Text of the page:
Brazil's new Justice Minister André Mendonça speaks during his swearing-in ceremony at the Planalto presidential palace, in Brasilia, Brazil, Wednesday, April 29, 2020. (AP Photo/Eraldo Peres)

Brazil’s new Justice Minister André Mendonça speaks during his swearing-in ceremony at the Planalto presidential palace, in Brasilia, Brazil, April 29, 2020. (AP Photo/Eraldo Peres)

Mendonça is politically aligned with Bolsonaro, Chesnut pointed out. “While Presbyterians in Brazil are generally not as politically conservative as Pentecostals, who make up at least 70% of Brazil’s Protestant population, Mendonça’s right-wing political orientation is squarely in line with that of the evangelical bloc,” he explained.

Critics remember when Mendonça served as Bolsonaro’s minister of justice and public security and opened inquiries into journalists, intellectuals and political opponents of the government, using his power as head of the Federal Police to do so.

The government ministry was also accused of assembling a dossier containing the personal information of hundreds of state employees, including university professors, identified as being “anti-fascist militants.”

“As Bolsonaro’s attorney general, he justified the administration’s unwillingness to ban religious services during the COVID-19 pandemic with biblical verses instead of constitutional law,” said Chesnut, who expects Mendonça to be the most conservative member of the Supreme Court if the Senate confirms his nomination.

Mendonça’s actions during the Bolsonaro administration have been decried by many in the legal sphere. That he is being appointed for his religiosity has also raised criticism.

“A Supreme Court justice is expected to have expert legal knowledge. His or her faith is irrelevant. The formulation used by the president to appoint him was very ill-conceived,” said Antônio Funari Filho, a prominent lawyer and human rights advocate who leads the Archdiocese of Sao Paulo’s Justice and Peace Commission.

Some critics fear that Mendonça may not be as independent of Bolsonaro as he should be in his new role. “And the person who is nominating him (Bolsonaro) does not seem to be too sympathetic to the constitution,” Funari Filho added, alluding to the president’s repeated threats of carrying out a coup d’état.

Funari Filho emphasized, however, that the Brazilian Constitution sets strict limits to most subjects and does not allow too much interpretation. “So, his supposed conservatism will be restrained by law itself,” he said.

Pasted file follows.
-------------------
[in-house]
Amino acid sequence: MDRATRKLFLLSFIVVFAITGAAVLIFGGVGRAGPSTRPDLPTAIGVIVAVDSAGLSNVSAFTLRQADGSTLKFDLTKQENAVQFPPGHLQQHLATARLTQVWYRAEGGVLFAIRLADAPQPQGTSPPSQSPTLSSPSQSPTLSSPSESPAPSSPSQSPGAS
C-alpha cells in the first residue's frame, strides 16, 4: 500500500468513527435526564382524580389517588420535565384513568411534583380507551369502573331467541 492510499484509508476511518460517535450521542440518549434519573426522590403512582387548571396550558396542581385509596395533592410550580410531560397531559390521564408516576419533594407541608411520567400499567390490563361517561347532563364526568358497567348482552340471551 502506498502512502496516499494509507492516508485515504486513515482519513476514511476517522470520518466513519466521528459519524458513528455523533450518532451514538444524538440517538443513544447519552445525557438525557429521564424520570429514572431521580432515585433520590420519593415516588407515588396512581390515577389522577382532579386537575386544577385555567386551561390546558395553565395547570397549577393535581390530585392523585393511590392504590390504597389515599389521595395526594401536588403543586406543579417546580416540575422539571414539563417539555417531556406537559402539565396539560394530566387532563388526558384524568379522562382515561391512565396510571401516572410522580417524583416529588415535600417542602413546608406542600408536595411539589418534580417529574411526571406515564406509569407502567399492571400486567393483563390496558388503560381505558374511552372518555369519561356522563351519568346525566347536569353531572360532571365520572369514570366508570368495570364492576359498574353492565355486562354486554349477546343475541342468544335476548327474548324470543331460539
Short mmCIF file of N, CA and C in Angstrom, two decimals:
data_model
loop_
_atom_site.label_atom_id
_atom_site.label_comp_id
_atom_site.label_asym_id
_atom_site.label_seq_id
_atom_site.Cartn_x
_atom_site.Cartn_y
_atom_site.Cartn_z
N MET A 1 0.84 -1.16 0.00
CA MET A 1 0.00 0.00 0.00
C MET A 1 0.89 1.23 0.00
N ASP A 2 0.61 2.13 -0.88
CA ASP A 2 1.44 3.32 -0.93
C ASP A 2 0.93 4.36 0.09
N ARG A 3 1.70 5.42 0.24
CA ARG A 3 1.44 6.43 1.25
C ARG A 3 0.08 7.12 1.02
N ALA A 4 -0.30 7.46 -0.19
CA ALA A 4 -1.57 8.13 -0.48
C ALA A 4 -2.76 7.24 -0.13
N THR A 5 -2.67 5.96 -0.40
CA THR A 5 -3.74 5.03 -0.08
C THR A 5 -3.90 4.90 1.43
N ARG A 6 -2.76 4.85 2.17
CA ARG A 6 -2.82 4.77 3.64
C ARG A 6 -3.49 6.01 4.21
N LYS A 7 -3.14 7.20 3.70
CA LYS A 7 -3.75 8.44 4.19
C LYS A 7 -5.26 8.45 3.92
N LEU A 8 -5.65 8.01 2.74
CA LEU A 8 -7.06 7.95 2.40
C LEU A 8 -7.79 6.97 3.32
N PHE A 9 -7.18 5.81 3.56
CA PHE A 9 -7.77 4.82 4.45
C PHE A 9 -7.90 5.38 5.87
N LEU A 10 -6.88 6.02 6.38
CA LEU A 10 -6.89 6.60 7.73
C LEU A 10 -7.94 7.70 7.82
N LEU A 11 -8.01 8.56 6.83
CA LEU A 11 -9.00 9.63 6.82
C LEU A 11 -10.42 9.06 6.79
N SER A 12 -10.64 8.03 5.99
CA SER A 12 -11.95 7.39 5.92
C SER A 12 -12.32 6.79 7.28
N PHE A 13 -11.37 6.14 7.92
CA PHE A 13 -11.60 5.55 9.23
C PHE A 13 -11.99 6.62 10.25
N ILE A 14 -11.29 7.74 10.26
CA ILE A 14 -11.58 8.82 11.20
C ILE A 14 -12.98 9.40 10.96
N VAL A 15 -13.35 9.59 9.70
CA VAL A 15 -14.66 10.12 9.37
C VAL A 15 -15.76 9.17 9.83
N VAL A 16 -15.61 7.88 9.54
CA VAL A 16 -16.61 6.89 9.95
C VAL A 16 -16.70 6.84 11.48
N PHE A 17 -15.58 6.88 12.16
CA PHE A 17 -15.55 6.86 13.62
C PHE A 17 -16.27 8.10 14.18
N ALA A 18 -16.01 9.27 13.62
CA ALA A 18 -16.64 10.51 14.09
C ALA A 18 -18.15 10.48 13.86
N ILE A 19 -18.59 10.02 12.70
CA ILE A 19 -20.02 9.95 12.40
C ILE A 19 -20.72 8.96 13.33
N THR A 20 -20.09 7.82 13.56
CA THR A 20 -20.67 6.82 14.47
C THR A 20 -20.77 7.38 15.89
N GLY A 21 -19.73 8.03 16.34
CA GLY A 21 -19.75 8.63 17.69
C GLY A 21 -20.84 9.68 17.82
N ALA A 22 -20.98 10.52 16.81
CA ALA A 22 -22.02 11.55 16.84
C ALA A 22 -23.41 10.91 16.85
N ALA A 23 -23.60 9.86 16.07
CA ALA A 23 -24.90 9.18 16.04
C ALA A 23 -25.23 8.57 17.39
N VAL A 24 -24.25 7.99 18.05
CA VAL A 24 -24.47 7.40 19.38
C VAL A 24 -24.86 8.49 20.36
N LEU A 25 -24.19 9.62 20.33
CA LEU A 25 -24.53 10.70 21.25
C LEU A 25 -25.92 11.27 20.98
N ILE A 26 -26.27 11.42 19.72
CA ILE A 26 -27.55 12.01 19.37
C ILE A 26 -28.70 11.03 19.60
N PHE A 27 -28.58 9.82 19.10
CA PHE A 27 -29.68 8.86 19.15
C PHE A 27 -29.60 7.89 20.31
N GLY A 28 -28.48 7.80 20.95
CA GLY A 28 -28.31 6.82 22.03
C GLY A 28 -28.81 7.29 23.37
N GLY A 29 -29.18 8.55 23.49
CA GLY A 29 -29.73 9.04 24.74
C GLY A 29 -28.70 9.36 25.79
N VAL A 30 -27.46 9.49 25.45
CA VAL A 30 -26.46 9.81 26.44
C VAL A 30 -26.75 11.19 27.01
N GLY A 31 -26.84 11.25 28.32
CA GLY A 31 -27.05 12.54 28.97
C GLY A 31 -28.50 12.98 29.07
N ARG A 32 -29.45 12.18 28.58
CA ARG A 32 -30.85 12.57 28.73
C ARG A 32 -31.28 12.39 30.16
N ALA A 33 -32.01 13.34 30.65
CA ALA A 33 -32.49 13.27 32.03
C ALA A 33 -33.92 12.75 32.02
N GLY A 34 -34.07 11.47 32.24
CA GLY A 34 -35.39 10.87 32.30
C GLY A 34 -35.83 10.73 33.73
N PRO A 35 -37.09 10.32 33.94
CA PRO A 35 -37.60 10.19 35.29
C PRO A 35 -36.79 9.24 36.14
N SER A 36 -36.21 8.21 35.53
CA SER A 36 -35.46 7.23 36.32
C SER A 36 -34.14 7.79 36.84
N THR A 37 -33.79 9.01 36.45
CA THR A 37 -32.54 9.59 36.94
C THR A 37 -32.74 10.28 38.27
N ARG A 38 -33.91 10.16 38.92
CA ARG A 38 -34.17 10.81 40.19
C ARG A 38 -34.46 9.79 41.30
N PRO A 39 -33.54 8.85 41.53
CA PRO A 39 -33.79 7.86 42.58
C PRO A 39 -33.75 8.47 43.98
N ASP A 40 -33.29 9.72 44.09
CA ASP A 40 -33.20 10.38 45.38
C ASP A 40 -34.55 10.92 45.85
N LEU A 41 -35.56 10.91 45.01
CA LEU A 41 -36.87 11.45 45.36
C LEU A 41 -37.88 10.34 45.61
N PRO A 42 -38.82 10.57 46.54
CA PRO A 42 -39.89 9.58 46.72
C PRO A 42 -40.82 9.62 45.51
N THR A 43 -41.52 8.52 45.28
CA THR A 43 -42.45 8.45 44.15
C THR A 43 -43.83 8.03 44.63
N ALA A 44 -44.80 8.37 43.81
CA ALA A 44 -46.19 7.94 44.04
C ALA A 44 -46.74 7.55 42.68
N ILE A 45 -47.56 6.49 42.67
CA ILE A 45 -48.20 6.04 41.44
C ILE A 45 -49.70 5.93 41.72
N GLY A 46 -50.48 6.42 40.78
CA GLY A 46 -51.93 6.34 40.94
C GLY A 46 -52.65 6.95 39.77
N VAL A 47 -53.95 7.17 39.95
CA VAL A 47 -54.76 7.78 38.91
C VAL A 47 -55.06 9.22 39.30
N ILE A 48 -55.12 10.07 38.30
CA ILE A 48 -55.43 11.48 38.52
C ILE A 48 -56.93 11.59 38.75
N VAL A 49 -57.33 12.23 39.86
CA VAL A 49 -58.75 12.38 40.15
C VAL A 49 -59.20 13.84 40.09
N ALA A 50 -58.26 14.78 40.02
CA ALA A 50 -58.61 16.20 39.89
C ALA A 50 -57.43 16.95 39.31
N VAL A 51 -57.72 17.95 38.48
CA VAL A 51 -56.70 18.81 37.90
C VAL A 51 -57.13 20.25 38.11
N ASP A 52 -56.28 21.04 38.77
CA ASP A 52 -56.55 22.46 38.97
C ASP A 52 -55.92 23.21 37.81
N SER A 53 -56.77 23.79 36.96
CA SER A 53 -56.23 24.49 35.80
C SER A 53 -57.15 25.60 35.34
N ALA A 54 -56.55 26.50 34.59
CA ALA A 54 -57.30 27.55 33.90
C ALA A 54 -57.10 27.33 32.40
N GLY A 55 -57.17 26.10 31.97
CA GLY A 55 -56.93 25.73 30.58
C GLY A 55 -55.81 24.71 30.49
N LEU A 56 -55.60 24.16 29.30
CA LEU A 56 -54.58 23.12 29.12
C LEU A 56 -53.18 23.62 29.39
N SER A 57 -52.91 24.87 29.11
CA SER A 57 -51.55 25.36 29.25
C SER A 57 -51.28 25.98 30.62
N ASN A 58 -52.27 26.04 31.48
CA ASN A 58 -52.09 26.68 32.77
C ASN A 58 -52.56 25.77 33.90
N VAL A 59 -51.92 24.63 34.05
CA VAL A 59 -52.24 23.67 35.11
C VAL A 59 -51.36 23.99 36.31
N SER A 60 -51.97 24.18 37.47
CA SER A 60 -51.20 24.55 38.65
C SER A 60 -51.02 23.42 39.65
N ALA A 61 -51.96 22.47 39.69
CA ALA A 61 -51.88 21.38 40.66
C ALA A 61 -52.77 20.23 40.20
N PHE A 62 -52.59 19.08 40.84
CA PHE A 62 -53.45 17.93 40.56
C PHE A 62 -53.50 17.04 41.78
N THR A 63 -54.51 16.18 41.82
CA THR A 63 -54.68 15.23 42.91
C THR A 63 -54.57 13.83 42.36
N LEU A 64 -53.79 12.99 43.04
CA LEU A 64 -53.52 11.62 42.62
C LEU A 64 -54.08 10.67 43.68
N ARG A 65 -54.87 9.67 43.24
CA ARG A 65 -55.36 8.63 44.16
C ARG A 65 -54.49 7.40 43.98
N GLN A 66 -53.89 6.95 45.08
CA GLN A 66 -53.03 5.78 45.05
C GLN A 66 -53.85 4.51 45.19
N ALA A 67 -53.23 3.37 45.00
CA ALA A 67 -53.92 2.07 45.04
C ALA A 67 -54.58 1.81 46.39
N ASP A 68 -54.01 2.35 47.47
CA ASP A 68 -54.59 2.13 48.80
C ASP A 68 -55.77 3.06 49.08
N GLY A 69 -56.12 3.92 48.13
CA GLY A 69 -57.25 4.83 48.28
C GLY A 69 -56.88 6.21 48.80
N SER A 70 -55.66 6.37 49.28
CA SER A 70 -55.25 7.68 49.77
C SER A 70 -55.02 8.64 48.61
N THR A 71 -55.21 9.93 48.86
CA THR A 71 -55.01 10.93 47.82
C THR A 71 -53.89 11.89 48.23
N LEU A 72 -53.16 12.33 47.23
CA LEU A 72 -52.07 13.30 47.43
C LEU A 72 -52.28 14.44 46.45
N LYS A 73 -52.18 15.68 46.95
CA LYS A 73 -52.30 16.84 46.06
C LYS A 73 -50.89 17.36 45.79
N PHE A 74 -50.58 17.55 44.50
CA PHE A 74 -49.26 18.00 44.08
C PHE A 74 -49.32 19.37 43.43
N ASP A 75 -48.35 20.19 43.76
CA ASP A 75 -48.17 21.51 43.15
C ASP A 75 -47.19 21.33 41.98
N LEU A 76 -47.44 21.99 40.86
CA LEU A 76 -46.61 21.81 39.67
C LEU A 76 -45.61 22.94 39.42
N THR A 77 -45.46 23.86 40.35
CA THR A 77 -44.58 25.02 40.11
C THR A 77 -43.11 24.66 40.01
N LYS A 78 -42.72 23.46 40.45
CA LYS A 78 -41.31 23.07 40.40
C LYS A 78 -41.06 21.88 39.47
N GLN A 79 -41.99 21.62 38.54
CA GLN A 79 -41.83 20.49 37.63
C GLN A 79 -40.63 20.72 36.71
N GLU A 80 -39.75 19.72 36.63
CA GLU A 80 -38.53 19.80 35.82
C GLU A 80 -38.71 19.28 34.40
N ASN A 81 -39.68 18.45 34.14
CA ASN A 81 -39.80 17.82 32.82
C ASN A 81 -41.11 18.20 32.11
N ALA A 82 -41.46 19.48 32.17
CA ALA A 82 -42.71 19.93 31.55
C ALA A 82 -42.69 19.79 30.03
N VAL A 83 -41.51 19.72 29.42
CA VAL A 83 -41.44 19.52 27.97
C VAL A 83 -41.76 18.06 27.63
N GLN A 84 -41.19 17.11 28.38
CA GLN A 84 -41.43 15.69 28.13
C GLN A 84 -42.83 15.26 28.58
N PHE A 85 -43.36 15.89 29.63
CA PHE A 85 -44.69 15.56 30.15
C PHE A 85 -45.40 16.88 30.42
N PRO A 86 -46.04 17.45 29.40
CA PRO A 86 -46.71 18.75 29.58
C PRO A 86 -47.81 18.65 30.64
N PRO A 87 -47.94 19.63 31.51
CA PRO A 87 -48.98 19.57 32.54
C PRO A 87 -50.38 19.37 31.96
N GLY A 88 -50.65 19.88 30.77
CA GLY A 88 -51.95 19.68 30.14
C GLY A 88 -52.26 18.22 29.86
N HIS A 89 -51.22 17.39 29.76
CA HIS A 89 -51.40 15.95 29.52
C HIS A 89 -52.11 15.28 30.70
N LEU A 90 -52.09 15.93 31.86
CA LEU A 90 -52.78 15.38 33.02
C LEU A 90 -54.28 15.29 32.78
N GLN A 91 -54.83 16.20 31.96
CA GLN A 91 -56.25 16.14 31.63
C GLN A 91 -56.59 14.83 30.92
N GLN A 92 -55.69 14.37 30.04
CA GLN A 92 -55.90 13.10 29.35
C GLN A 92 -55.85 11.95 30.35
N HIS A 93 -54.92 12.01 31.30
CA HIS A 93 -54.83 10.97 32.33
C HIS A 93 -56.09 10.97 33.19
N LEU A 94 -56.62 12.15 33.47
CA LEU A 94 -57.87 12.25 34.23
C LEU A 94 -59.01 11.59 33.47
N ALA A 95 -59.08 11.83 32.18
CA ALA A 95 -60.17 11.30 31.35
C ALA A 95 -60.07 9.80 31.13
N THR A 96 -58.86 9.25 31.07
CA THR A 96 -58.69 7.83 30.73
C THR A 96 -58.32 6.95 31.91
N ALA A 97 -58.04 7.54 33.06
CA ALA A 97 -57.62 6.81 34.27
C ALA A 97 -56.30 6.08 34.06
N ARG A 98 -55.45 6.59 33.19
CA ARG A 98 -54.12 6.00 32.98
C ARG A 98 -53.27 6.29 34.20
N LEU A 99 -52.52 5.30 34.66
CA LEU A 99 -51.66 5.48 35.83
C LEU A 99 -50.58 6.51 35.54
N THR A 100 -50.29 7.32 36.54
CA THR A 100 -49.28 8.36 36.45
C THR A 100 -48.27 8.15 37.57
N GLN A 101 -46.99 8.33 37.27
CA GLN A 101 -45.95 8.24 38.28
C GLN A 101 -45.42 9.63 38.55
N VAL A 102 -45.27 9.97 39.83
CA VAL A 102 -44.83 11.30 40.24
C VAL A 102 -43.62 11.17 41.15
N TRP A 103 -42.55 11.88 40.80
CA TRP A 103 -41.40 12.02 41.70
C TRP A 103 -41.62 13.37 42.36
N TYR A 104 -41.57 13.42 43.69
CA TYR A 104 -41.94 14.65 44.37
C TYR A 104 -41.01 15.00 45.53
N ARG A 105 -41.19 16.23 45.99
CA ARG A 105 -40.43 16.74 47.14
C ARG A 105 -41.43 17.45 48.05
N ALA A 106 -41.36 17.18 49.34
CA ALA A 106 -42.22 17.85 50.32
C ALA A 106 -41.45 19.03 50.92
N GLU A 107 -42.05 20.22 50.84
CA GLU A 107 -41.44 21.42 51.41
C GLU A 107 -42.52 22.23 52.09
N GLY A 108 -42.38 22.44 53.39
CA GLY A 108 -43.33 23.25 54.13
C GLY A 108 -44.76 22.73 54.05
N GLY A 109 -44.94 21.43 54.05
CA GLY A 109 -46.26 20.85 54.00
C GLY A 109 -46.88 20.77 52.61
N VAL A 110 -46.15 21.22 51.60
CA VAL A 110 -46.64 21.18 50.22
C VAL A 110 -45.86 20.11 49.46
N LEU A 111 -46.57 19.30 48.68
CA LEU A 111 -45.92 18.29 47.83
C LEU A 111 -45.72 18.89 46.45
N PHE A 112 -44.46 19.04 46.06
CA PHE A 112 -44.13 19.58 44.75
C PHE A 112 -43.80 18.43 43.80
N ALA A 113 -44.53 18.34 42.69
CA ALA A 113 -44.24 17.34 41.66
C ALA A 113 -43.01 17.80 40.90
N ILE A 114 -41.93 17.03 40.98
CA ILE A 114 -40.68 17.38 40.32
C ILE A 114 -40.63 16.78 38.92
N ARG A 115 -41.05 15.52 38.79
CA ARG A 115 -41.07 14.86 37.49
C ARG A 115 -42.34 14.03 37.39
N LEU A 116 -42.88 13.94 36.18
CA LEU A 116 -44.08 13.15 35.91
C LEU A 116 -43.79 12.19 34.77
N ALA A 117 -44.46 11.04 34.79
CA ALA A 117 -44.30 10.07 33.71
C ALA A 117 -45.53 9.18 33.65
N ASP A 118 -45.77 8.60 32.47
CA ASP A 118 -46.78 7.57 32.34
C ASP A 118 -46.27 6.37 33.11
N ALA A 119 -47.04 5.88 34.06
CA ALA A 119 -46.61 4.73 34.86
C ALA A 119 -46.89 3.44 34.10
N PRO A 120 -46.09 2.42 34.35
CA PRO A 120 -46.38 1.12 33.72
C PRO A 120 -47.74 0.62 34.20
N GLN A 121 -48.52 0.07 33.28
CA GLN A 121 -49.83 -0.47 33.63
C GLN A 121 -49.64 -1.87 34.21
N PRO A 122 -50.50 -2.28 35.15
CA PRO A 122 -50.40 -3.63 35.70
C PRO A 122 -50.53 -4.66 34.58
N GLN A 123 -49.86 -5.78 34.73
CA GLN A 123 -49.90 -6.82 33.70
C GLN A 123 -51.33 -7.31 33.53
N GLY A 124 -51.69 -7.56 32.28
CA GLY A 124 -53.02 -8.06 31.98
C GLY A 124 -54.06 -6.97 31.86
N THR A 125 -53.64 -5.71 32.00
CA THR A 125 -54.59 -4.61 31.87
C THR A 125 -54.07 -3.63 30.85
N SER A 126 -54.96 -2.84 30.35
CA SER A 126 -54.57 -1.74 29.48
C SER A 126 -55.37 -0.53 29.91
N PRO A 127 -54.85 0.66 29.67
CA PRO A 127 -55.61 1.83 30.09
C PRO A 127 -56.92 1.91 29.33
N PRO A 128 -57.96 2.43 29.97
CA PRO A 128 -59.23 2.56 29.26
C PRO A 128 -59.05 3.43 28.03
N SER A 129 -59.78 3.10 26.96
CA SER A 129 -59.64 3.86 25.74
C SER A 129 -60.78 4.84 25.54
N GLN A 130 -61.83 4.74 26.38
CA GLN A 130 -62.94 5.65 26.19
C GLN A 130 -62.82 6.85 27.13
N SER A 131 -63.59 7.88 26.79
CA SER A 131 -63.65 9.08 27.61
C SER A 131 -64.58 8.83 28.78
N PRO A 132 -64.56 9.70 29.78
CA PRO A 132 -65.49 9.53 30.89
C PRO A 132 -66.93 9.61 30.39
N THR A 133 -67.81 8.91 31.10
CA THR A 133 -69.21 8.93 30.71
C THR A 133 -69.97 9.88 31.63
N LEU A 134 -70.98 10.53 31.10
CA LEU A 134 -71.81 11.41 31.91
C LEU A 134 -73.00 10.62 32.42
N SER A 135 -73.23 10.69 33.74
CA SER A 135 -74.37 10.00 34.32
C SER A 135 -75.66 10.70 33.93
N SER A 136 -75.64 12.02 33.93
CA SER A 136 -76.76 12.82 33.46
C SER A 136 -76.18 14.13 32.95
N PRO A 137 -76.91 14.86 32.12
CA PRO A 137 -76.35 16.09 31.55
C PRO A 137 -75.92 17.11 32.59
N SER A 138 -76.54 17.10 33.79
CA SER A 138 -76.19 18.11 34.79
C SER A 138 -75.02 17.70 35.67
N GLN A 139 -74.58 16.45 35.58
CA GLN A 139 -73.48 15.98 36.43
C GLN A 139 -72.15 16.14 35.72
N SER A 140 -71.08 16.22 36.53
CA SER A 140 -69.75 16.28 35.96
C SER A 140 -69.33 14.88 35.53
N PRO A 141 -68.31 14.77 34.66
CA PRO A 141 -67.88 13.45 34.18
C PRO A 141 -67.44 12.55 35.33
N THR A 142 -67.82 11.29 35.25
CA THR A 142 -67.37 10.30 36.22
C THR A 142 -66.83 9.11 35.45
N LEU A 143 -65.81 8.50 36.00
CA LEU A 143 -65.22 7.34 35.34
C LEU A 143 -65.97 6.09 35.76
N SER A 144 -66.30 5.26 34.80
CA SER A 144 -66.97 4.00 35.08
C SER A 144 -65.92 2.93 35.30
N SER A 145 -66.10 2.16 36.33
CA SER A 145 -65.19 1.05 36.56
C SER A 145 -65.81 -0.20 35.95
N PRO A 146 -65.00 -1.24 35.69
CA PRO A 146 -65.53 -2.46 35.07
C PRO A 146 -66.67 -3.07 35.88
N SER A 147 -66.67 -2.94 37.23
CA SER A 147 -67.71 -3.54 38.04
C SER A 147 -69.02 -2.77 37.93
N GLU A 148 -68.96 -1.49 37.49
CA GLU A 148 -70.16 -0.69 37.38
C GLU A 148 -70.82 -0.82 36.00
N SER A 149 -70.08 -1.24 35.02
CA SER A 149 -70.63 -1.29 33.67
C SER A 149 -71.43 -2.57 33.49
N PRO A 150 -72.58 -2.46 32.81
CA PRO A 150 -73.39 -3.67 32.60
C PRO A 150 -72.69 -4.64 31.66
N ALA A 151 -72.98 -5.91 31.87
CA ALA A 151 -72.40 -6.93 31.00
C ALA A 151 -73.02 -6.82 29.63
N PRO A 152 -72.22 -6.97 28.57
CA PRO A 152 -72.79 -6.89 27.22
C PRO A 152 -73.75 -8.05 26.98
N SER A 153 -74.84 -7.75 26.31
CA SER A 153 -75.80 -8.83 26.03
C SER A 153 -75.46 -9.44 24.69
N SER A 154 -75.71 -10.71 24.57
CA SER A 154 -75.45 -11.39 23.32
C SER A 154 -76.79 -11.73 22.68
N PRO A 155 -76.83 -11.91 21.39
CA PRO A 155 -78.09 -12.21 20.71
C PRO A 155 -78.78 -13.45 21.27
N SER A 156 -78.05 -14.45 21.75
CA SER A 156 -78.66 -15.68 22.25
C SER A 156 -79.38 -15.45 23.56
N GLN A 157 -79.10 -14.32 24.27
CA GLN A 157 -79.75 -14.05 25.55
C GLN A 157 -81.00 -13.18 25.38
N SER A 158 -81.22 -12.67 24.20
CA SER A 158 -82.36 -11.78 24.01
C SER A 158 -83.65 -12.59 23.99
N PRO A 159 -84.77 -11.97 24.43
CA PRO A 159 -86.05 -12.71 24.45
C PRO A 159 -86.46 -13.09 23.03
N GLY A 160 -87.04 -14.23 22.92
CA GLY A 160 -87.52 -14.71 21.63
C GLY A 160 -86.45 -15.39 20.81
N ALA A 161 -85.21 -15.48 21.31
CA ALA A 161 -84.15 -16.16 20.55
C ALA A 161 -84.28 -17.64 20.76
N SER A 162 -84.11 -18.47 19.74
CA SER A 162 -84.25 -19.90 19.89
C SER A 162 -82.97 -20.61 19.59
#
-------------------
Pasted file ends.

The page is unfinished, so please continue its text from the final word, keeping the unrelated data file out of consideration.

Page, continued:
Marcondes said he guarantees Mendonça is not a “militant” of any ideology and will respect the constitution above all. “He is only a citizen who professes his faith. He does not represent the Presbyterian Church, given that we never pressured the government for a position. And his decisions will not be dominant, given that he will have 10 colleagues,” Marcondes said.

Bolsonaro’s entwining of religious and state affairs, apparently incentivized by part of the country’s evangelical leadership, has long been abandoned by the once dominant Catholic Church, said Francisco Borba Ribeiro Neto, director of the Pontifical Catholic University’s Center of Faith and Culture in São Paulo.

“When it comes to social, political and legal matters, the Catholic Church believes its position corresponds to the aspirations of all people of goodwill, that is, the common good. That is why it does not make sense to advocate for a ‘terribly Catholic’ justice,” he said.

While the evangelical bloc in Congress has struggled to expand its dominance even in the judicial sphere, Catholics have a more plural set of political stances, Ribeiro Neto said. “Seven of the current Supreme Court justices are Catholic, but they do not vote uniformly in line with Catholic teachings,” he said.

In the opinion of Romi Bencke, a Lutheran pastor and the president of the National Council of Christian Churches, Mendonça’s faith is only a kind of varnish that covers the real political intent of his nomination.

“What really matters is that he is a supporter of Bolsonaro and is committed to his economic and anti-rights agenda,” she said, in a reference to Mendonça’s conservatism when it comes to issues such as abortion and medical cannabis, for instance.

“I’m very worried about the current face of Latin American Christianity. It’s conservative, does not want to debate the themes of the contemporary agenda and became dogmatic,” she said.

“The gospel apparently is not the central element anymore. It is an excuse for other interests,” she added.